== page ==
f) this is the first car I've owned in 30 years of owning cars where un-even tread wear like this is expected/accepted/ignored

I'm still disappointed - I don't think a car should "cord" the inside edge of a 20k mile tire in 11k miles while there is plenty of tread left on the other 96% of the tire surface - on any other car we'd be screaming bloody murder about a design that causes un-even tire-tread wear…

If you care enough, you could dismount the tires and flip them around, so effectively you get 4 orientations (front/rear inside/outside).

not going to run "corded" tires even flipped around - once you wear the inside edge the tires are no longer safe - so I don't really consider that an option

there is no way a proper car should cord the inside edge while leaving >20% tread wear on the rest of the tire - certainly not by design.

Based on what dortor is saying Tesla definitely needs to address this issue.

Dortor, has Tesla addressed this at all? Have you talked to management and did they say anything?

Welcome to the world of high performance tires. 7.5k and still looking new (more or less). I signed up for tire rotations every 6k miles at my local America's Tires store - $80.00 for the life of the tires. Hopefully able to get 25-30k out of these first sets.
My MB ML SUV got 11k on the tires (new) and brakes every 15k miles. Talk about cost of ownership!

@dortor - well, obviously if you are going to do that, you do it before you wear it down to the cords. At what mileage did you first rotate them?

If cars shouldn't wear the inside edge on the rears more, then there are a whole lot of cars that are poorly designed. Or perhaps they are designing for different preferences than what you want - such as prioritizing handling over tire wear. As I said before, my MR2 wore through the inside rear quickly, friend's Vettes had the inside down to no tread while the outside looked brand new, etc.

@earlyretirement - exactly how should Tesla address it? By not offering 21" wheels with extreme performance tires?

@Calover - if you bought the Tesla maintenance agreement, you get free rotations there.

If the inside of the tire wears out at 11k and perhaps twice as fast as the outside, then rotating the tires at 2/3 of 11K (about 7.5K) should get you to 15K with both edges worn the same

@KR1 - rotating the tires without dismounting them does not change which edge of the tire is on the inside, you only change whether it is mounted on the front or the rear.

Sorry, I wasn't clear. You would have to have the tires remounted the other way around on the wheels. I just had a look at the Michelin Pilot Sport PA2s that are supplied on the P85+ and the tires have different inner and outer treads so you can't do the remounting trick.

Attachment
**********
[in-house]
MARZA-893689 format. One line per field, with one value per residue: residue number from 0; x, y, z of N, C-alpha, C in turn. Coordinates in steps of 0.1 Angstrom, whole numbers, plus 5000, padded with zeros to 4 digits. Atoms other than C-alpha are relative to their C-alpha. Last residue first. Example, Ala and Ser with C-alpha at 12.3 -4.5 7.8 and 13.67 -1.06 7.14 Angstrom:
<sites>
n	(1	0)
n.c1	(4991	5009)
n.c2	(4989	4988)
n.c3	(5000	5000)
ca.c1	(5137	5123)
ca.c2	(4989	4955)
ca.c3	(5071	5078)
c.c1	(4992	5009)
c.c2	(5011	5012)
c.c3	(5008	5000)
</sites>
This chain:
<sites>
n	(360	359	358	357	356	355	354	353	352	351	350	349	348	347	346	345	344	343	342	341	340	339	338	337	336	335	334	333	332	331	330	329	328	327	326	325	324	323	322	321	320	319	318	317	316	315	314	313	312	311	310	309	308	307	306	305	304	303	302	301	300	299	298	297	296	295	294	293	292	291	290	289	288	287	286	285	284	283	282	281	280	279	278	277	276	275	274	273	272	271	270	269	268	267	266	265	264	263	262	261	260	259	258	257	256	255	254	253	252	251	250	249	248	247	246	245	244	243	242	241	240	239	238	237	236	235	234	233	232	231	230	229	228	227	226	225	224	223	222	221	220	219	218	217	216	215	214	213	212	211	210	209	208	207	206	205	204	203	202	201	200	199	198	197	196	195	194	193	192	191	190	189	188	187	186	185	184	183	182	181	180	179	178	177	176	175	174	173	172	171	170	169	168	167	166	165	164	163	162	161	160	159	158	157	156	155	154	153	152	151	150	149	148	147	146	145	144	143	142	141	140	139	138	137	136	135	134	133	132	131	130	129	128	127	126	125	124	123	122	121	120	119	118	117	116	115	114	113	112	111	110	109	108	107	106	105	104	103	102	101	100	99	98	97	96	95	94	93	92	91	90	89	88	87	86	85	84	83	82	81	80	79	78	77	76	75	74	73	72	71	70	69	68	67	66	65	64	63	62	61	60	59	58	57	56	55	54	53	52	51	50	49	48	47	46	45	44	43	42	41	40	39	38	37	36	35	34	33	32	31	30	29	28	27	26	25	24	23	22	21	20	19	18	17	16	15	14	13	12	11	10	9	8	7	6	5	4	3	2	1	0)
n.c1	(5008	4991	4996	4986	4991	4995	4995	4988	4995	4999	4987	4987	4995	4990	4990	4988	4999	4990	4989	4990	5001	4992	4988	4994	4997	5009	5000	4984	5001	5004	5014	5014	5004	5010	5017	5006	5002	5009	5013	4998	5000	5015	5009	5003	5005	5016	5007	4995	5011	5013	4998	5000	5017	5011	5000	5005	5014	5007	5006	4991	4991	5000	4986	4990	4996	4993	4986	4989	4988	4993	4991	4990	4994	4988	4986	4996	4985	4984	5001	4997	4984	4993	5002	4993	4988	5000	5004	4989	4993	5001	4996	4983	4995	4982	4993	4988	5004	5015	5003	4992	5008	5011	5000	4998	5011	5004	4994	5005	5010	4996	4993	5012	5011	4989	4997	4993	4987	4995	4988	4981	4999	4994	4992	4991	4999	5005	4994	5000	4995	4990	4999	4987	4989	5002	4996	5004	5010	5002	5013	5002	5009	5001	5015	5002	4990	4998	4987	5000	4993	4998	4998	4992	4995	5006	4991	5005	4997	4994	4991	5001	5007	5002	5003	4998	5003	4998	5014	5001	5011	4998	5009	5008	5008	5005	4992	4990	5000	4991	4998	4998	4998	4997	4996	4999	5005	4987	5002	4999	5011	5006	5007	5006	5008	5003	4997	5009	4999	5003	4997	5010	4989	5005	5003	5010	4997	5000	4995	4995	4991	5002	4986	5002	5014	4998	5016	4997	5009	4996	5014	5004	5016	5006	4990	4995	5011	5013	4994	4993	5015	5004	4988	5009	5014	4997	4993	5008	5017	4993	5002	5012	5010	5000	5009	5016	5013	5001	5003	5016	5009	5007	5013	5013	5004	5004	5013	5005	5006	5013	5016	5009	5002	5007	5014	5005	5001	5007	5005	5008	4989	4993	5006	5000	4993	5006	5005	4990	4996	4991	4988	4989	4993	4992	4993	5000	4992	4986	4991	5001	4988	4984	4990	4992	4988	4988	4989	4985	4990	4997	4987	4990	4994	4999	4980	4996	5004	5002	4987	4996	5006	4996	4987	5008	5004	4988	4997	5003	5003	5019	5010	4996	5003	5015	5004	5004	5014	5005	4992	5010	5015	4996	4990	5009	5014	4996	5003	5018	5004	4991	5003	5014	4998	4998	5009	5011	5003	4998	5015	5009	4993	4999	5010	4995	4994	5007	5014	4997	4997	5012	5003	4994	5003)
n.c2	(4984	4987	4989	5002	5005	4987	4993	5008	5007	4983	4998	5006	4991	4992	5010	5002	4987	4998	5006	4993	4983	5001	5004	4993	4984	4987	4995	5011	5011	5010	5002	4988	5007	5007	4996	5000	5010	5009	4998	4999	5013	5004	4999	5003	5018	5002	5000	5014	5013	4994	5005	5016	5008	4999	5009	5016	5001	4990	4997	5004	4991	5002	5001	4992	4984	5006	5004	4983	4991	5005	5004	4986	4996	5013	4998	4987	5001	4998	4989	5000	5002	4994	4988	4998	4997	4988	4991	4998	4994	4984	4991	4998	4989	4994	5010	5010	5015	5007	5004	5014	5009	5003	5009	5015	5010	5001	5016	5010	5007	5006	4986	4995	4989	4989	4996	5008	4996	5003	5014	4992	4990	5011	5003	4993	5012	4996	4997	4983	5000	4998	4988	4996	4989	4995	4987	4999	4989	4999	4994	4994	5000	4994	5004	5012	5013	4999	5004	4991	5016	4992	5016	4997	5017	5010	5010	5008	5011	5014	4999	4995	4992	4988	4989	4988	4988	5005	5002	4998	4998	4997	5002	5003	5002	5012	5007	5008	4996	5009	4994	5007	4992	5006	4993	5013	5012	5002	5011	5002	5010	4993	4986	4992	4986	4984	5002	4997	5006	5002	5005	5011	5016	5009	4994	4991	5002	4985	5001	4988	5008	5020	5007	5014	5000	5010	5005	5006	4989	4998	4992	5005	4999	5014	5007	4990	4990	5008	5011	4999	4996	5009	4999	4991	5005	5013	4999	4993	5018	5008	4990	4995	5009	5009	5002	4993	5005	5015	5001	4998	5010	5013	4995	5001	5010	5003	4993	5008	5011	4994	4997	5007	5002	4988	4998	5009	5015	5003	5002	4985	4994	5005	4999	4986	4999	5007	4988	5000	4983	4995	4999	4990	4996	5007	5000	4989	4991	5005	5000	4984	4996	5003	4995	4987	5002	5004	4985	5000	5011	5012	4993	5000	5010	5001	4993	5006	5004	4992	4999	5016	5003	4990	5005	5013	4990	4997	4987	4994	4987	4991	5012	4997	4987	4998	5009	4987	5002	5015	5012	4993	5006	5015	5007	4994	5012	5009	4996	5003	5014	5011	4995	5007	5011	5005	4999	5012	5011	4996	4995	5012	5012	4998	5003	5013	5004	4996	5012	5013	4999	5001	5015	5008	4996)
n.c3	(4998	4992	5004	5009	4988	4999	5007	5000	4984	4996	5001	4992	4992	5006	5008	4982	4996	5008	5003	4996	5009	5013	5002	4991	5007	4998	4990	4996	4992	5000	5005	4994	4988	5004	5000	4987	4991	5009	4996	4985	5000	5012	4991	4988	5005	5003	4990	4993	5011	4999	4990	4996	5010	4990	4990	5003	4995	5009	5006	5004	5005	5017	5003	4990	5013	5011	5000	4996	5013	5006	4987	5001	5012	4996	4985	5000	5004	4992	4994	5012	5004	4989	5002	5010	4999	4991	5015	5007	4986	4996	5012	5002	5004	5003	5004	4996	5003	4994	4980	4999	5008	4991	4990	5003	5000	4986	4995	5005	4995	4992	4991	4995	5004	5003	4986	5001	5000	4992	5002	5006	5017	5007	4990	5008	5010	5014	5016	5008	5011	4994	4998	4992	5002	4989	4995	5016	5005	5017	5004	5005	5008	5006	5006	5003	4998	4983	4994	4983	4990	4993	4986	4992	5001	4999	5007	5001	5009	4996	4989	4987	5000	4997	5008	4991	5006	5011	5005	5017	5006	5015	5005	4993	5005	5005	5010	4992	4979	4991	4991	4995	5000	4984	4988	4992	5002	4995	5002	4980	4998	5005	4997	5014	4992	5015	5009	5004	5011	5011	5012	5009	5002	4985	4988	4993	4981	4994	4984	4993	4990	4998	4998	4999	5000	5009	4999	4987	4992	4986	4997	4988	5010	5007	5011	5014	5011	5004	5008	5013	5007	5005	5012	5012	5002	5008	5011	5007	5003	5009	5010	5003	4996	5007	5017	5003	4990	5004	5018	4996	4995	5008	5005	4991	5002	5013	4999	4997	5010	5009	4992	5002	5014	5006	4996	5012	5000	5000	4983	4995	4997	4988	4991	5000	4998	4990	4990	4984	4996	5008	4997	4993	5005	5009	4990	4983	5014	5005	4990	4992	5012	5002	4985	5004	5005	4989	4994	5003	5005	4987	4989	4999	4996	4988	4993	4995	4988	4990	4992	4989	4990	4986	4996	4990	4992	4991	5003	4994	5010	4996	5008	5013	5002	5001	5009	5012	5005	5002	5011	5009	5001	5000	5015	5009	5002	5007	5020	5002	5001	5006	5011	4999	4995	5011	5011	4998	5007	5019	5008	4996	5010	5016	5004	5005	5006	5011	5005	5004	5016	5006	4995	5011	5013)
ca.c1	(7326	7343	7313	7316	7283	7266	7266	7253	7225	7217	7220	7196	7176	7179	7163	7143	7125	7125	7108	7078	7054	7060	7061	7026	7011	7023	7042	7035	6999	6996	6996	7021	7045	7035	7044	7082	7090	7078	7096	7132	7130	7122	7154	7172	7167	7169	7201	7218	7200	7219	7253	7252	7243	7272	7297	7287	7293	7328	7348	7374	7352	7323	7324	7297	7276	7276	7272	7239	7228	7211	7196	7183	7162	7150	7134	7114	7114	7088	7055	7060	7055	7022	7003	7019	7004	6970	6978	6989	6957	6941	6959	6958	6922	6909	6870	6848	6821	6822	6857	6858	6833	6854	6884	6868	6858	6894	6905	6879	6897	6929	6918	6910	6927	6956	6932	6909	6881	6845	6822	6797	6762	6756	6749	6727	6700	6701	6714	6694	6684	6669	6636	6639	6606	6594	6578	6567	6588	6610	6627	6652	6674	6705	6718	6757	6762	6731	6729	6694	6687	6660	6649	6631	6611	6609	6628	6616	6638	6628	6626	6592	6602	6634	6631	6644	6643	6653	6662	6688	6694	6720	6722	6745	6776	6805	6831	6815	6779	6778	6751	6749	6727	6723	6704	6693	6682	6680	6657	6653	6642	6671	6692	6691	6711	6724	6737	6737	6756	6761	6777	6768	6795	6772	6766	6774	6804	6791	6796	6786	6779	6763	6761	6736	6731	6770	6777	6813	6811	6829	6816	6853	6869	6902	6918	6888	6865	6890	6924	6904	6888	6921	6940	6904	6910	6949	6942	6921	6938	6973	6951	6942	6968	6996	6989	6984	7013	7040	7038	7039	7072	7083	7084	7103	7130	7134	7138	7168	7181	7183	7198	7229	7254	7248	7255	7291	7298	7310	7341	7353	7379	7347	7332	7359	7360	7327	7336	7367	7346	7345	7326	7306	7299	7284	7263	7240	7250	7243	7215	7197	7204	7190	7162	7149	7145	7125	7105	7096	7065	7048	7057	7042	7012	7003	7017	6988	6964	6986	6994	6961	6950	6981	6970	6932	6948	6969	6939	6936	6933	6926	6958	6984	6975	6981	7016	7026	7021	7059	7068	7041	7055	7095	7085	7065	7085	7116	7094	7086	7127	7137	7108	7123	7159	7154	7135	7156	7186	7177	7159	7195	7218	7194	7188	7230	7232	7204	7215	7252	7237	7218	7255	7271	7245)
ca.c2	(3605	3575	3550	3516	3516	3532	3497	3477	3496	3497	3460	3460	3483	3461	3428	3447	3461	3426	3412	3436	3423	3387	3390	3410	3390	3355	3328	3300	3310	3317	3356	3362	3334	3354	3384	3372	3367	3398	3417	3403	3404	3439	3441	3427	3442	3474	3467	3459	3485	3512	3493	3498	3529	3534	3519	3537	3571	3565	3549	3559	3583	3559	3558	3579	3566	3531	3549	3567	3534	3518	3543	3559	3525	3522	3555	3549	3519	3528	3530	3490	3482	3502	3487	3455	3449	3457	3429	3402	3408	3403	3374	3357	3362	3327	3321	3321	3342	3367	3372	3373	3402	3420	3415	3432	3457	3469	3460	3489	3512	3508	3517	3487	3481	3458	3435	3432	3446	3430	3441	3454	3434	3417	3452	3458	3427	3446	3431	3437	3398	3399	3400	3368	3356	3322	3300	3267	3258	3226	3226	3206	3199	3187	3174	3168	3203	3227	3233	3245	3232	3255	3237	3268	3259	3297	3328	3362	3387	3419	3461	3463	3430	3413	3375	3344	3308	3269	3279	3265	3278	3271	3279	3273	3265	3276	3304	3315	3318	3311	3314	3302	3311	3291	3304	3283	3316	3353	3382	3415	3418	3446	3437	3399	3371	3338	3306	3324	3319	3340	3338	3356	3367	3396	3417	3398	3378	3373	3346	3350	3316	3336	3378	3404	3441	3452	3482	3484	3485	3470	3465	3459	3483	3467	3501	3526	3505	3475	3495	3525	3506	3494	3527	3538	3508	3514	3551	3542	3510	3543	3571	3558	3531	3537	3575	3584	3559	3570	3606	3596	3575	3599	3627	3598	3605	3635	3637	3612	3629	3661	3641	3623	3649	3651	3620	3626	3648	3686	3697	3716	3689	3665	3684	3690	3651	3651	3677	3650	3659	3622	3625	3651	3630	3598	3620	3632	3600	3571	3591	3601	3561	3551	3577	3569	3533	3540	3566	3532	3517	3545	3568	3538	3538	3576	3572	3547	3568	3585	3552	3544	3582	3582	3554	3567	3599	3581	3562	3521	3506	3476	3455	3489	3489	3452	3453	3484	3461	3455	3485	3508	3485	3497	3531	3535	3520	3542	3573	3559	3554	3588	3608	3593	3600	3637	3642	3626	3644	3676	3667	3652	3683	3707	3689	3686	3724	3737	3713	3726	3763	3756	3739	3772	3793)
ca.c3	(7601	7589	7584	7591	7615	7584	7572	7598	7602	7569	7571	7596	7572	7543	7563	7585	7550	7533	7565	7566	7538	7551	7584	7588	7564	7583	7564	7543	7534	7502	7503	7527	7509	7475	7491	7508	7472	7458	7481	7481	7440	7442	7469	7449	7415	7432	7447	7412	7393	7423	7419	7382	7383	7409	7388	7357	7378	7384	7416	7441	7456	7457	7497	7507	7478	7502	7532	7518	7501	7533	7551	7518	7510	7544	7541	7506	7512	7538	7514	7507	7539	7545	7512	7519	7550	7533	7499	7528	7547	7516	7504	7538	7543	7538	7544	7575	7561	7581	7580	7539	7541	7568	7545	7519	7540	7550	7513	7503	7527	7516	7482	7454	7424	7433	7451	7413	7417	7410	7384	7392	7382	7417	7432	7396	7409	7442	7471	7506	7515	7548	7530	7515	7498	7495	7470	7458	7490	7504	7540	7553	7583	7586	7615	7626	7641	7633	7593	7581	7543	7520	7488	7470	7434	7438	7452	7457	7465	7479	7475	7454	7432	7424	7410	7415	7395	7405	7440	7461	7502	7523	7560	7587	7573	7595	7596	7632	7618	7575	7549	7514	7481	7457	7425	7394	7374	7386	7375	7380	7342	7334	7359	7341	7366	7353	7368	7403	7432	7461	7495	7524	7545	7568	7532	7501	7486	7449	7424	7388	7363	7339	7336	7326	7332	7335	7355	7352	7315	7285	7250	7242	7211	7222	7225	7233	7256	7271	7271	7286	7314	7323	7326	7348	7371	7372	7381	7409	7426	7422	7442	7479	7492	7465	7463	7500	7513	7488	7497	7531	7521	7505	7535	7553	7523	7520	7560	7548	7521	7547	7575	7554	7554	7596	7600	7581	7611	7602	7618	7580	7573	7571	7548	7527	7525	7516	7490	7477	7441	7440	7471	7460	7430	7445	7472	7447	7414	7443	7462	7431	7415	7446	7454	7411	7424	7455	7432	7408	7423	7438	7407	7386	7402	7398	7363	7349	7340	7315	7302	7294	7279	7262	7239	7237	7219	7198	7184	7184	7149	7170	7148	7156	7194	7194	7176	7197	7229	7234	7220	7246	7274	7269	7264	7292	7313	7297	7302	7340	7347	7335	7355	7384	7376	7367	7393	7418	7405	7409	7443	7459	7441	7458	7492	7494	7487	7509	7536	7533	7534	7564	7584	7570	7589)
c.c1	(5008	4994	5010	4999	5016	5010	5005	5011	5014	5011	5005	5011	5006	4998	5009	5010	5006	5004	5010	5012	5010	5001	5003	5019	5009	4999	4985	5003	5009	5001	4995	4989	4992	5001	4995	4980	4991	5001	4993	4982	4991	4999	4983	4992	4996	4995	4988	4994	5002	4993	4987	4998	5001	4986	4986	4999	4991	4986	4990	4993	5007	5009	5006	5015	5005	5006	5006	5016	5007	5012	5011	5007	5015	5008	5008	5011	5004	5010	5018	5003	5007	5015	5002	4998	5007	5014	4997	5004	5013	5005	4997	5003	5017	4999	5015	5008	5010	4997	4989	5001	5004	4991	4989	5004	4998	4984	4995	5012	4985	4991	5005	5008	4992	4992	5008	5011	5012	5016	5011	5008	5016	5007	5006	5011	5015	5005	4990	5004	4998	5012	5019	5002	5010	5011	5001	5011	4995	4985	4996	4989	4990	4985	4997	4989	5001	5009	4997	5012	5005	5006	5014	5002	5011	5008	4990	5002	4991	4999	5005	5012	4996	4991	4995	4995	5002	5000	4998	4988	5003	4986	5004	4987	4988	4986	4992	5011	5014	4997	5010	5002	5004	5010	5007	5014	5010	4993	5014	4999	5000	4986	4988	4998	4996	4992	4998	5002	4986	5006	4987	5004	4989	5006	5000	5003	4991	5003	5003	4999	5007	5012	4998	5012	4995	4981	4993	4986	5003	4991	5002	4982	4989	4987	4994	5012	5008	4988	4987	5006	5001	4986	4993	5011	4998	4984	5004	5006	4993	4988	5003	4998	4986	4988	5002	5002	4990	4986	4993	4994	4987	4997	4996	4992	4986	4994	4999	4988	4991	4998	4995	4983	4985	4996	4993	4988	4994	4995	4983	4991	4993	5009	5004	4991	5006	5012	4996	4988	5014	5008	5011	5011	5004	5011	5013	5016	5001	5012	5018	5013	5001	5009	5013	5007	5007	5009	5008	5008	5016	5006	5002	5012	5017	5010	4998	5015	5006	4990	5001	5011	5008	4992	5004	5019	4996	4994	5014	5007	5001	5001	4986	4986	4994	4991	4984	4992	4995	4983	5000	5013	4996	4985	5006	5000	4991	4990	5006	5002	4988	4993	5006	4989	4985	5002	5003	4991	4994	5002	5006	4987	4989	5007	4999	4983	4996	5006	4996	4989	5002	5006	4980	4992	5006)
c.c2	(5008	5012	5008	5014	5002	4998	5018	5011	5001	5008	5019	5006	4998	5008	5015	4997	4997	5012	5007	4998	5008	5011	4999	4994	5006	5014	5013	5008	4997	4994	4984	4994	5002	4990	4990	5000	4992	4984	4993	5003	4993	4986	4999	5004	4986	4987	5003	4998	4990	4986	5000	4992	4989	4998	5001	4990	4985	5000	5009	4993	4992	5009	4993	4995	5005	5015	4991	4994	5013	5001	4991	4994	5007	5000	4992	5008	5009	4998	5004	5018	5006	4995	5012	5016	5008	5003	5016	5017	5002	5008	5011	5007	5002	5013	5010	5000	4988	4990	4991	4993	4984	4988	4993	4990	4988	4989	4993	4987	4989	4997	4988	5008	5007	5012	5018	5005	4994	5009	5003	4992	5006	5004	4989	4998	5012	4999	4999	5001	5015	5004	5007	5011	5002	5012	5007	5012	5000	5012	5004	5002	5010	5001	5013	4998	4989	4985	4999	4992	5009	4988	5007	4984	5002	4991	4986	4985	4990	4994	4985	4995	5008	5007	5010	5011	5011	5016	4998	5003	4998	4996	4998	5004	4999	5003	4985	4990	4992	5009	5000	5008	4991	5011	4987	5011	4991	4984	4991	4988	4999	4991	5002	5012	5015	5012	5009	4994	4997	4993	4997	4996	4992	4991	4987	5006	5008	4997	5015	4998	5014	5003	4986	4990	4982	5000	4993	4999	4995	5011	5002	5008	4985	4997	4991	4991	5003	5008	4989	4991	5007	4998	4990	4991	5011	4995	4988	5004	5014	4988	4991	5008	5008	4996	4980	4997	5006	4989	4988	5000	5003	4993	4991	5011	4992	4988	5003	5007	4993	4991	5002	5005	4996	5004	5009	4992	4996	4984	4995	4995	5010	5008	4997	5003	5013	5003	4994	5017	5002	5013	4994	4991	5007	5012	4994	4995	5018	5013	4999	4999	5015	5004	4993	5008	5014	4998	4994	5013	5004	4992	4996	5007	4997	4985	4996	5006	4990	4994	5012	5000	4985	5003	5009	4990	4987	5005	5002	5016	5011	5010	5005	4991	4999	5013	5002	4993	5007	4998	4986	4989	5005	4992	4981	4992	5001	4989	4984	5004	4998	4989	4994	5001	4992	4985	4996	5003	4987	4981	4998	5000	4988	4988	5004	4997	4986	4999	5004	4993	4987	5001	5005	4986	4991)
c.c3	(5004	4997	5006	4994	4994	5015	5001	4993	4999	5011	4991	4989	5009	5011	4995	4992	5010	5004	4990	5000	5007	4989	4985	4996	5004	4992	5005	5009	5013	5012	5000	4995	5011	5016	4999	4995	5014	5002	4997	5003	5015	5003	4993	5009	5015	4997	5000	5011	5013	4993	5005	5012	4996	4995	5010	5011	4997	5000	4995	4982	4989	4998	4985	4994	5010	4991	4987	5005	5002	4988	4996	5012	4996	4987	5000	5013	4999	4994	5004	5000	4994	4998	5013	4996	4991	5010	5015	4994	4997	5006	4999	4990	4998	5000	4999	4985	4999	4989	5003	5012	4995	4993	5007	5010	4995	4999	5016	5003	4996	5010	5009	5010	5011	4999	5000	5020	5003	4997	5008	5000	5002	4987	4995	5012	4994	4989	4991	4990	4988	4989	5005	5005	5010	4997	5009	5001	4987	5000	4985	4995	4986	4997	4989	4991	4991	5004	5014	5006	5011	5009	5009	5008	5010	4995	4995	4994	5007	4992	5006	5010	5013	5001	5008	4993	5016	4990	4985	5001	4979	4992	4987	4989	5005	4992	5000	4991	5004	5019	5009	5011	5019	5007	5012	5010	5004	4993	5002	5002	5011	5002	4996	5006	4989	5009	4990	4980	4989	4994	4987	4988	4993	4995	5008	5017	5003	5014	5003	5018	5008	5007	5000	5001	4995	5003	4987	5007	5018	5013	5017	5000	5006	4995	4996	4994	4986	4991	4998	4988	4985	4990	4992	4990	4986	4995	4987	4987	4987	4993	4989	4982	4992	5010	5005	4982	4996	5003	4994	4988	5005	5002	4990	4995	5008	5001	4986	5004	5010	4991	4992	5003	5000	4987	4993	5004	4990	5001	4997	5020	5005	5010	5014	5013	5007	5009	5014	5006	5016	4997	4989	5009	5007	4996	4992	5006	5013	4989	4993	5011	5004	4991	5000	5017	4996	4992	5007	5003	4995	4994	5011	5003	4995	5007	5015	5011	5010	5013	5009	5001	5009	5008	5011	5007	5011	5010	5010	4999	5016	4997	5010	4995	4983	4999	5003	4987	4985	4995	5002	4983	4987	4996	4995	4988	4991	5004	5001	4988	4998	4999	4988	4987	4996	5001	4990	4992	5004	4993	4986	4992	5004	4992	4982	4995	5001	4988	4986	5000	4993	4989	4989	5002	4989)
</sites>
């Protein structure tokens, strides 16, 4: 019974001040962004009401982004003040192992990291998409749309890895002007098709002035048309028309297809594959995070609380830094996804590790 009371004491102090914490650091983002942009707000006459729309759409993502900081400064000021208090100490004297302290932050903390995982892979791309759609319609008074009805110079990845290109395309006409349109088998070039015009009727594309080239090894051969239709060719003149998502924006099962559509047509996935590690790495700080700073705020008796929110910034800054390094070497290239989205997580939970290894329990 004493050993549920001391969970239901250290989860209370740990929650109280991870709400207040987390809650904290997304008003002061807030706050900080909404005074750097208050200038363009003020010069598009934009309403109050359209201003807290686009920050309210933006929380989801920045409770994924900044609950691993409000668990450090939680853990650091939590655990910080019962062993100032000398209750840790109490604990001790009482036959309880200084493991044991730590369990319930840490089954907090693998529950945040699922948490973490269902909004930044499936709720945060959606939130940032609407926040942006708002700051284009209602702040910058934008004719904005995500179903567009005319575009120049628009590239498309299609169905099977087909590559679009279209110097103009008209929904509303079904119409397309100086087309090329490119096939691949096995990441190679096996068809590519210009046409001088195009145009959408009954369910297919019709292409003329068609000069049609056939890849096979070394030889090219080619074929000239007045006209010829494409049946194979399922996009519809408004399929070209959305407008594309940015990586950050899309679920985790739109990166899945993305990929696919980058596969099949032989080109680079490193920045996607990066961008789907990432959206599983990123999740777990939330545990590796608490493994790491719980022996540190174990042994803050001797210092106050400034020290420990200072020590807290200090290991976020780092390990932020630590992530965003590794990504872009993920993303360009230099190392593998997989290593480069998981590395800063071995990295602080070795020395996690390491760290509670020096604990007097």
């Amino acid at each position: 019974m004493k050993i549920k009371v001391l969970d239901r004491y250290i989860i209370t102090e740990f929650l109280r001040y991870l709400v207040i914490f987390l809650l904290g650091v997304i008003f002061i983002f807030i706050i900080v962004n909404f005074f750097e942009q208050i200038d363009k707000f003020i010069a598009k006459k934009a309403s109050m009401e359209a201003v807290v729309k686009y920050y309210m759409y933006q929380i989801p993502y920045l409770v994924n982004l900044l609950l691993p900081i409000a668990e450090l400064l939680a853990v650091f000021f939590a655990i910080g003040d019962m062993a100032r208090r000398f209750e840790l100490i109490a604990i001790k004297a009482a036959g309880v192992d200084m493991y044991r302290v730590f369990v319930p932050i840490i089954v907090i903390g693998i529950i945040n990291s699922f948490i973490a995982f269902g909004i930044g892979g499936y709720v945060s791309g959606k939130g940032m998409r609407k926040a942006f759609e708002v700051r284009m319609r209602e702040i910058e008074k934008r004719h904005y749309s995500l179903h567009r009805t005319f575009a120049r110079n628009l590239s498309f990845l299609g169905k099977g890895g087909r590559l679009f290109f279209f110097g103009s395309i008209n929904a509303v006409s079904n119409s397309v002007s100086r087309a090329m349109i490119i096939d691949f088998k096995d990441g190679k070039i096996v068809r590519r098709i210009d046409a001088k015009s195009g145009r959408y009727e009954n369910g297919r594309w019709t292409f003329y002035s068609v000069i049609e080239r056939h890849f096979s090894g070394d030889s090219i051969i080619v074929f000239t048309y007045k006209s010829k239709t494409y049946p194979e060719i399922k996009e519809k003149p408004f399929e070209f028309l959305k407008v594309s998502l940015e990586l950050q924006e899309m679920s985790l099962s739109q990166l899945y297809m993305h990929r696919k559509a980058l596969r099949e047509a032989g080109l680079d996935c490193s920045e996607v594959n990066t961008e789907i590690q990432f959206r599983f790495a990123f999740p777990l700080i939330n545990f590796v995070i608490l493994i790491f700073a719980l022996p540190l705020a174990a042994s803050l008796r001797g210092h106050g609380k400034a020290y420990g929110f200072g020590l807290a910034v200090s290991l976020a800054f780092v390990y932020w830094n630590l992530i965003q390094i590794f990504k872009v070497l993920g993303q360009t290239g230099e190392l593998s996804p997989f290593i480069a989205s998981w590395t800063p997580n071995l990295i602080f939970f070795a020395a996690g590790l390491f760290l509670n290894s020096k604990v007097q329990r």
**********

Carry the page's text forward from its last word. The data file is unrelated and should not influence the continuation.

Is the overall weight an issue? Remove 800 lbs and they may wear slower.


First, I've not had a single problem running "inside" on the "outside".

Two, I would rather have one less rain groove at 80% tread depth then one extra rain groove at 30% tread depth. I've found best results rotating across the car at 35% inner tread depth (with other cars. My MS P85+ does not have the stock -2.2 degrees of rear camber).

@lola - so your custom suspension parts work on the P+ the same as the P85?

Geometry is the same on both cars; you just use the + bushings when you do a +.

I have a P85+ with slightly more than 4K miles and I am almost down to my wearbars on the inside rear tires. This is absurd. I drove a BMW M3 with the identical tires before buying the M and got 15K miles on the rear tires. I'm very disappointed with the tire wear. No excuses! Tesla needs to fix this problem immediately. I can't give this car an unqualified recommendation to the dozens of people who ask me about it each week until they do.

Pay attention! We obviously need to check especially us with the P85+ wider tires.


If you're going to replace tires, take a look at the Michelin Pilot A/S 3 which came out around June of this year. It is an all season tire but drives like the ultra performance summer tires. Top rated reviews from Tire Rack, Consumer Report and other individual testers. I know this is going to be my replacement tire.

I brought my P85 in for its 12,500 service and was very surprise to be told I needed 4 new tires. I had 19" goodyears on it. One of the reasons I went for the 19s instead of 21s was to avoid having to get new tires every year. I was certainly disappointed. I've had the car almost 10 months and rotated the tires at 5000 miles. I'm a pretty conservative driver most of the time, although I do floor it for fun a few times a week when I'm in the clear.

That sounds a lot like an alignment issue that ended up getting all four due to rotation. Just a guess but you may want to have rear toe checked.